Management Skills: The Overconfident Manager

I was talking to a client the other day about management confidence. She agreed that many of the managers who worked for her would benefit from improving their confidence – with one exception, Bill.
She said: ‘Oh my goodness I wish Bill had that problem. He’s got more confidence than he knows what to do with
 Me (naively): ‘is he good then?’
Her: ‘No, he’s an awful manager. The problem is, all he has is the confidence. He couldn’t manage his way out of a paper bag’.
We talked some more and I asked her to describe what this ‘over confident’ manager did

The overconfident manager

The main issue, she said, was the manager’s belief that he ‘knew best’. Now I know this is her assumption – and I don’t recommend making assumptions – and she may be wrong (although, as Bill was overheard saying ‘it’s my way or the highway’, she may have a point). When we talked about what he actually did she said he had a tendency to:
·         Impose (often unrealistic) performance objectives and standards on his staff  without consultation
·         Tell his staff that he wanted ‘more teamwork’ and ‘more creativity’ and ‘more oomph’ without being able to describe what he meant by any of that
·         Closely monitor his staff’s performance – without explaining why he was monitoring or involving the staff member
·         Only giving feedback when the staff member wasn’t meeting his standards
I could go on but I think you’re getting the picture? I guess this isn’t an uncommon scenario and Bill wouldn’t be the first person to have more faith in his abilities than was probably warranted. So what’s the answer?

To see ourselves as others see us

Well firstly, Bill needs to understand that there is a problem with the way he is managing his staff. He needs to understand specifically what he is doing, and the results and negative consequences, of his behaviour (for more detail on the power of ‘results and consequences’ see my blog ‘Improving Employee Performance Feedback’) Of course Bill’s manager won’t be talking to Bill about his ‘over confidence’. She’ll simply be focusing on the facts (actions – not what motivates those actions), results and consequences in order to help Bill see the need for him to change his behaviours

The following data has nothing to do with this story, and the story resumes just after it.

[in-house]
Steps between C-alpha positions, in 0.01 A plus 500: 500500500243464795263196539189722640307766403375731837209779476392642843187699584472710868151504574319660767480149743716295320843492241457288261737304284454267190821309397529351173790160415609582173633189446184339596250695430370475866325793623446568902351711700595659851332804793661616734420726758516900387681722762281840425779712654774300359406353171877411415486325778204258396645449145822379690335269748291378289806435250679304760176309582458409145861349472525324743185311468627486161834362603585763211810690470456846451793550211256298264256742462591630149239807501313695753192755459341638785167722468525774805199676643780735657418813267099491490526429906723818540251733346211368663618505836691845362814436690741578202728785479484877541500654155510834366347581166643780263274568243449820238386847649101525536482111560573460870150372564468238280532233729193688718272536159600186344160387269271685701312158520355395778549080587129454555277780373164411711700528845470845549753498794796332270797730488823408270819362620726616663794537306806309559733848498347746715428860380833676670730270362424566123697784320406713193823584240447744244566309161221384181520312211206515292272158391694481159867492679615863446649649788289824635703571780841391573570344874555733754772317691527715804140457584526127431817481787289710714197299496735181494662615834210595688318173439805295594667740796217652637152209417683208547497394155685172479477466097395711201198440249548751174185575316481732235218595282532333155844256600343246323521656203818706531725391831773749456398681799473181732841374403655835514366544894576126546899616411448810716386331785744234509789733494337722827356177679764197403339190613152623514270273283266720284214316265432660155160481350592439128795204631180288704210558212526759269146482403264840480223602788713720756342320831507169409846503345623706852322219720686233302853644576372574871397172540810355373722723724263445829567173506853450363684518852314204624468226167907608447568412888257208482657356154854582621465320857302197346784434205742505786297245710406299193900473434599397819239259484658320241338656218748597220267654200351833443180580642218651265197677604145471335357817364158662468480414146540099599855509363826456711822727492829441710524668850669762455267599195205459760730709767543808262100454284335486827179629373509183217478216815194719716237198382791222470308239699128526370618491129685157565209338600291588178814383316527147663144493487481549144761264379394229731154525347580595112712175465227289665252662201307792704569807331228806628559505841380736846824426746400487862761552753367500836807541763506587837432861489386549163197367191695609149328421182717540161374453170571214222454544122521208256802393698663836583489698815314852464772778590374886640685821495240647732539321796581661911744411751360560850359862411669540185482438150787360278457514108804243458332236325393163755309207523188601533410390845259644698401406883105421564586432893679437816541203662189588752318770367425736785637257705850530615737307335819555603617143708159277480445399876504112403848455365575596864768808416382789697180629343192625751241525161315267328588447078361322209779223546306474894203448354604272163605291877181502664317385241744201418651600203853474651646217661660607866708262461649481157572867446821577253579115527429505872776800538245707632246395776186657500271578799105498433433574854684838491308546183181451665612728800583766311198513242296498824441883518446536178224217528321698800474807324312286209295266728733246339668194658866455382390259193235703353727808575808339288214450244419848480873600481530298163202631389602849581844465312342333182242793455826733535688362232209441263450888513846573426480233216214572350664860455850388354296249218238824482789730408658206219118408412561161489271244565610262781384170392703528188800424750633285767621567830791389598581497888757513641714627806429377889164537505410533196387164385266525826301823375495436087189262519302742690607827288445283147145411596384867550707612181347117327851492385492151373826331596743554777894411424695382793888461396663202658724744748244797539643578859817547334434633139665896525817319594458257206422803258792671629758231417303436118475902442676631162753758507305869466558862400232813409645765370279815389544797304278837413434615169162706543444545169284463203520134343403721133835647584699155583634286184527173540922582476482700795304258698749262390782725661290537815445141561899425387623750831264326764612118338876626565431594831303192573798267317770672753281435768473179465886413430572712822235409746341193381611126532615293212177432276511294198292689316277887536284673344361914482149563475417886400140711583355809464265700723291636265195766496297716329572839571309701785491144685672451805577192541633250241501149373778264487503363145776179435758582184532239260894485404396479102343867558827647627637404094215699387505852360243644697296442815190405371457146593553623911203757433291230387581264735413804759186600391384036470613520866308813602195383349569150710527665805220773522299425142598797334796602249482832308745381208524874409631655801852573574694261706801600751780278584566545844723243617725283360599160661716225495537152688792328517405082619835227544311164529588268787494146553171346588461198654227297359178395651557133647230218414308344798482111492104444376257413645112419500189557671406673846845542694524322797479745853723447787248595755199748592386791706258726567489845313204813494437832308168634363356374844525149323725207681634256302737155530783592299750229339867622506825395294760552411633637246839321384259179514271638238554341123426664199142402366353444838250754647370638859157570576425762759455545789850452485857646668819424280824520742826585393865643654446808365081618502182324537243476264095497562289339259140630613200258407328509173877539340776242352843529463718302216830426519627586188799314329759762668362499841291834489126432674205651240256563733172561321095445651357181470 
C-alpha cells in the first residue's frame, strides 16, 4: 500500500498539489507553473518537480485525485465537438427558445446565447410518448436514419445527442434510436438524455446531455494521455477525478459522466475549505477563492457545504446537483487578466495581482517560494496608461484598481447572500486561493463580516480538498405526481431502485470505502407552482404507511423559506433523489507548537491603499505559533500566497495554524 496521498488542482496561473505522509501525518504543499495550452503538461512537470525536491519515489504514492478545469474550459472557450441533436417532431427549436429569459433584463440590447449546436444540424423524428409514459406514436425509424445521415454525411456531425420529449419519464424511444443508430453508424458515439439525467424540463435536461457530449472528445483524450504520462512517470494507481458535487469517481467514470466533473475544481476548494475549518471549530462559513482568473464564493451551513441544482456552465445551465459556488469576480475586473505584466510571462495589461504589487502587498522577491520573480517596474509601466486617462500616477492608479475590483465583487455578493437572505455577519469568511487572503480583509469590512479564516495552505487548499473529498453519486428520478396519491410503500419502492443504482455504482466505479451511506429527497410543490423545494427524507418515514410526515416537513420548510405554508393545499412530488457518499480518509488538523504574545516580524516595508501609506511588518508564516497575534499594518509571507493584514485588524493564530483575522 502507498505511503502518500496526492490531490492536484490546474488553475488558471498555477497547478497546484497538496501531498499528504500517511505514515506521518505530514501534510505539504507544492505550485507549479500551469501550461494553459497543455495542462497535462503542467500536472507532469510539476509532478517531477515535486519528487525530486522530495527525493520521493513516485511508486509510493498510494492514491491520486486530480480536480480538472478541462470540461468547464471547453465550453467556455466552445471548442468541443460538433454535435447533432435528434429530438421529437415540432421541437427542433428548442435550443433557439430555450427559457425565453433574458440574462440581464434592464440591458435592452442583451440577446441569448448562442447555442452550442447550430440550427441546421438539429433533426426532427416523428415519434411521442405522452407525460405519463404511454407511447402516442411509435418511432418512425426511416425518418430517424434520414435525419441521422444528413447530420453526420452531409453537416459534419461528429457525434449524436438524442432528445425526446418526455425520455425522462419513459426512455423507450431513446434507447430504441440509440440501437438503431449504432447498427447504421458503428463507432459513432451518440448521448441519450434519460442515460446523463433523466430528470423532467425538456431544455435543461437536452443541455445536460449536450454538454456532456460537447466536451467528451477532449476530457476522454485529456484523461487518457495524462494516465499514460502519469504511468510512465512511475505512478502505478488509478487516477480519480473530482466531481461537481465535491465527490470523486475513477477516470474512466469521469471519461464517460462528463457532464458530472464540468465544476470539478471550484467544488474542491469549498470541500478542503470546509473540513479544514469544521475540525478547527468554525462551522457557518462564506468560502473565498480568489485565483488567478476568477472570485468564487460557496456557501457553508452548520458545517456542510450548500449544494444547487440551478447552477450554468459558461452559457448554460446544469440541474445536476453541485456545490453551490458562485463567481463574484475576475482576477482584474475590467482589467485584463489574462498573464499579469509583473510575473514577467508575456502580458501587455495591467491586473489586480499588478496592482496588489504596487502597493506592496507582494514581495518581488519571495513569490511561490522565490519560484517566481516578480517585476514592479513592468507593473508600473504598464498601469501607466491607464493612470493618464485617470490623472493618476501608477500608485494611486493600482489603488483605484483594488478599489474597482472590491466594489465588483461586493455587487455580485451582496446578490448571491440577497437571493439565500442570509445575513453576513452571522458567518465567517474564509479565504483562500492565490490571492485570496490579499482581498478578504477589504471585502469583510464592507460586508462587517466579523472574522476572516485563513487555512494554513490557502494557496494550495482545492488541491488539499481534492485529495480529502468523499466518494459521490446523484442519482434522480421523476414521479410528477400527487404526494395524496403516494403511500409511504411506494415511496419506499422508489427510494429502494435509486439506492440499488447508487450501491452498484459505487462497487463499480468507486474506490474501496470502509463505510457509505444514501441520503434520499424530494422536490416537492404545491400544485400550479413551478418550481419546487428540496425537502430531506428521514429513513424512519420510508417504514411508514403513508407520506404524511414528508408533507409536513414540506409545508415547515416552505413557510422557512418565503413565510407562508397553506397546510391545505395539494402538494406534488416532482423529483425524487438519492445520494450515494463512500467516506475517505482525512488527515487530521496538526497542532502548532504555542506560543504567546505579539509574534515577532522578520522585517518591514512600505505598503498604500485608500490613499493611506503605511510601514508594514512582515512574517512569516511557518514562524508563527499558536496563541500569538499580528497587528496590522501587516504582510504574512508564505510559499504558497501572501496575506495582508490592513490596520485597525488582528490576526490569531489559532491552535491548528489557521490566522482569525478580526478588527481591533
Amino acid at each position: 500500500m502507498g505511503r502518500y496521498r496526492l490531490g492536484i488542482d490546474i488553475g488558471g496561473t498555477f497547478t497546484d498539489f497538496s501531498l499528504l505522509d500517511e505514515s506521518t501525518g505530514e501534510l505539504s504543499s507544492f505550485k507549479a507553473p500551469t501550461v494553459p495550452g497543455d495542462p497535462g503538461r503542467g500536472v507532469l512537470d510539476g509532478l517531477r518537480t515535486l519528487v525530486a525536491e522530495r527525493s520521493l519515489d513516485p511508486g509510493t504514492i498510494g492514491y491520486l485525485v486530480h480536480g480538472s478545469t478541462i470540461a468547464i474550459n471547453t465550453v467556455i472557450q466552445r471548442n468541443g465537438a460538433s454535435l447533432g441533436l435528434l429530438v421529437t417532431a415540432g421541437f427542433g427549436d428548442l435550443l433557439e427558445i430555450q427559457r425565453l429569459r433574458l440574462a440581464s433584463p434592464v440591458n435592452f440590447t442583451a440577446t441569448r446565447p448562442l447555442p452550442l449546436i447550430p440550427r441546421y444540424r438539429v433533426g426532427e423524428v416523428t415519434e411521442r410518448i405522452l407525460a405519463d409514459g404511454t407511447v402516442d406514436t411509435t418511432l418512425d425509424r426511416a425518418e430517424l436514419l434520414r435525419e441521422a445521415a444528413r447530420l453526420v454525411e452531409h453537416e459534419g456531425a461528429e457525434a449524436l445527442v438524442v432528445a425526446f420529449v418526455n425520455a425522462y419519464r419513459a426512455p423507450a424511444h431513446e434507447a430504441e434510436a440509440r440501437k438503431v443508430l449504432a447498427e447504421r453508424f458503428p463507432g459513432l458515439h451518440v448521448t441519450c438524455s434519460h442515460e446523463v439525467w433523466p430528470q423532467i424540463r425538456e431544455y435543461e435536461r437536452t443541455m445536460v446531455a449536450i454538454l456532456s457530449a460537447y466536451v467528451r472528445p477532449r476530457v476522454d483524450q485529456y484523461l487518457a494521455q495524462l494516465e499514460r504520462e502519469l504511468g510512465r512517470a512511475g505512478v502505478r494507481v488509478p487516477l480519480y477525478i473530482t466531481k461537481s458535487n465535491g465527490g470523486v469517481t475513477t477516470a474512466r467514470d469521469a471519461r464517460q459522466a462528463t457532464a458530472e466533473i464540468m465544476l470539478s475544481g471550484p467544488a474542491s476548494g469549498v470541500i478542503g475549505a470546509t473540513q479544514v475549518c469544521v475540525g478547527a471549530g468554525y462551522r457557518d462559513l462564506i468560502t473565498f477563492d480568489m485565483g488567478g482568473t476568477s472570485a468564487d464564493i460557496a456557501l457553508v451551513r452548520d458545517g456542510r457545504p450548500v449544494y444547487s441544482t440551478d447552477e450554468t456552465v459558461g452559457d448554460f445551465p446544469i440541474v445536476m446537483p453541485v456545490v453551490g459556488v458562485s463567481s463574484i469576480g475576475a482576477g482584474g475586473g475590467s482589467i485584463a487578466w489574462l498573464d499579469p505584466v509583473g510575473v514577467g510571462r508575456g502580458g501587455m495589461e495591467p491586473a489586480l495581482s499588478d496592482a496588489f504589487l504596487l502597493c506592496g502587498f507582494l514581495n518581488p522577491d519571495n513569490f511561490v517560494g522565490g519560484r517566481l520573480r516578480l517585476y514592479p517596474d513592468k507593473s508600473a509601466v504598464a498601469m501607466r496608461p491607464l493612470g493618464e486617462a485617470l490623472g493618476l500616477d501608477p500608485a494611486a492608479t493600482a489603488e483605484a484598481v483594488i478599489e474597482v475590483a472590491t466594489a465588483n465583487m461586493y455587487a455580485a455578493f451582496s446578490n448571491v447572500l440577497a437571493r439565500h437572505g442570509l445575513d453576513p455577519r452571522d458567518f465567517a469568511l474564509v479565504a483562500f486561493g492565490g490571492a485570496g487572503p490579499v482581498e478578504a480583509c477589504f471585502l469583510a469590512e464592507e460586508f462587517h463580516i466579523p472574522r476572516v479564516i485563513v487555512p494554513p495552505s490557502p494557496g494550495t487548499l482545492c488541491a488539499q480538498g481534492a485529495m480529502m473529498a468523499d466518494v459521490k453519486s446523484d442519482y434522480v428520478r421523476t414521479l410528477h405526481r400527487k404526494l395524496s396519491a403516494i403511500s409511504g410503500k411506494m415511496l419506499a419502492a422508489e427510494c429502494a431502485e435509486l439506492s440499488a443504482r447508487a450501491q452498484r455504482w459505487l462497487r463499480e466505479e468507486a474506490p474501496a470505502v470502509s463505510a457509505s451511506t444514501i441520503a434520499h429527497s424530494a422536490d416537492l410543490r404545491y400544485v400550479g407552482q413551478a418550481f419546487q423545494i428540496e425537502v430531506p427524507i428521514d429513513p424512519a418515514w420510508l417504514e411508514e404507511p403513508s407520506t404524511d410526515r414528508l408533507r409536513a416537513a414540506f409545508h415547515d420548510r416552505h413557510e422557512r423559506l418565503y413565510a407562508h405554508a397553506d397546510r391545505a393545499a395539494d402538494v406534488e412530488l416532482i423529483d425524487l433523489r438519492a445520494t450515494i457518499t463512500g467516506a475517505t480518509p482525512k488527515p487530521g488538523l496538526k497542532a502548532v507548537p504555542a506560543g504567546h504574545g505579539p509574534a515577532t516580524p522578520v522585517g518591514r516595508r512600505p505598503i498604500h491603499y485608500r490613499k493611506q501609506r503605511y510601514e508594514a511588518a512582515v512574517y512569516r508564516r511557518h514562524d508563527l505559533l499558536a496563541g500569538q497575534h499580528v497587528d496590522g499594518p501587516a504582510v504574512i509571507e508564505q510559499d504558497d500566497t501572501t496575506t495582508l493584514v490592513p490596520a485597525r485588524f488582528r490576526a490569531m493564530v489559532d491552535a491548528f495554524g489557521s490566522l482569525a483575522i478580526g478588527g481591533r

Skills, management techniques and good practice

My guess about Bill is that he’s not over confident at all (take a lie down on my therapy couch why don’t you?). I’d guess that, in the absence of training, skills, tools and techniques he’s making it up as he goes along. He might believe that he has to know all the answers, that he has the responsibility to set ‘stretch’ objectives (that nobody has a chance of meeting), or to closely monitor his staff’s work
What Bill needs to understand is what effective management actually looks like in practice. He needs access to practical tools and techniques, founded on best practice research, which he can apply, step by step
For example, he needs to know how to:
·         Involve his staff in writing their own performance objectives
·         Help  his staff to see the ‘bigger picture’ – why they and their performance are so important to the team / business results
·         Use performance objectives to improve staff performance AND staff job satisfaction
·         Describe (and involve his staff in describing) what ‘more teamwork’, ‘more creativity’ and ‘more oomph’ actually means – and why these behaviours are important
·         How to effectively monitor performance without his staff feeling micro-managed and how to involve his staff in monitoring their own performance
·         How to give feedback – positive (praise) and negative (for performance improvement) – in a way that his staff find easy to accept and easy to apply


In the same way that ‘nature fills the void’ so do we. When there is emptiness where our management skills and competence should be we, sometimes, fill that void with bravado – with a false sense of confidence. The most effective way to build true management confidence is to build management competence


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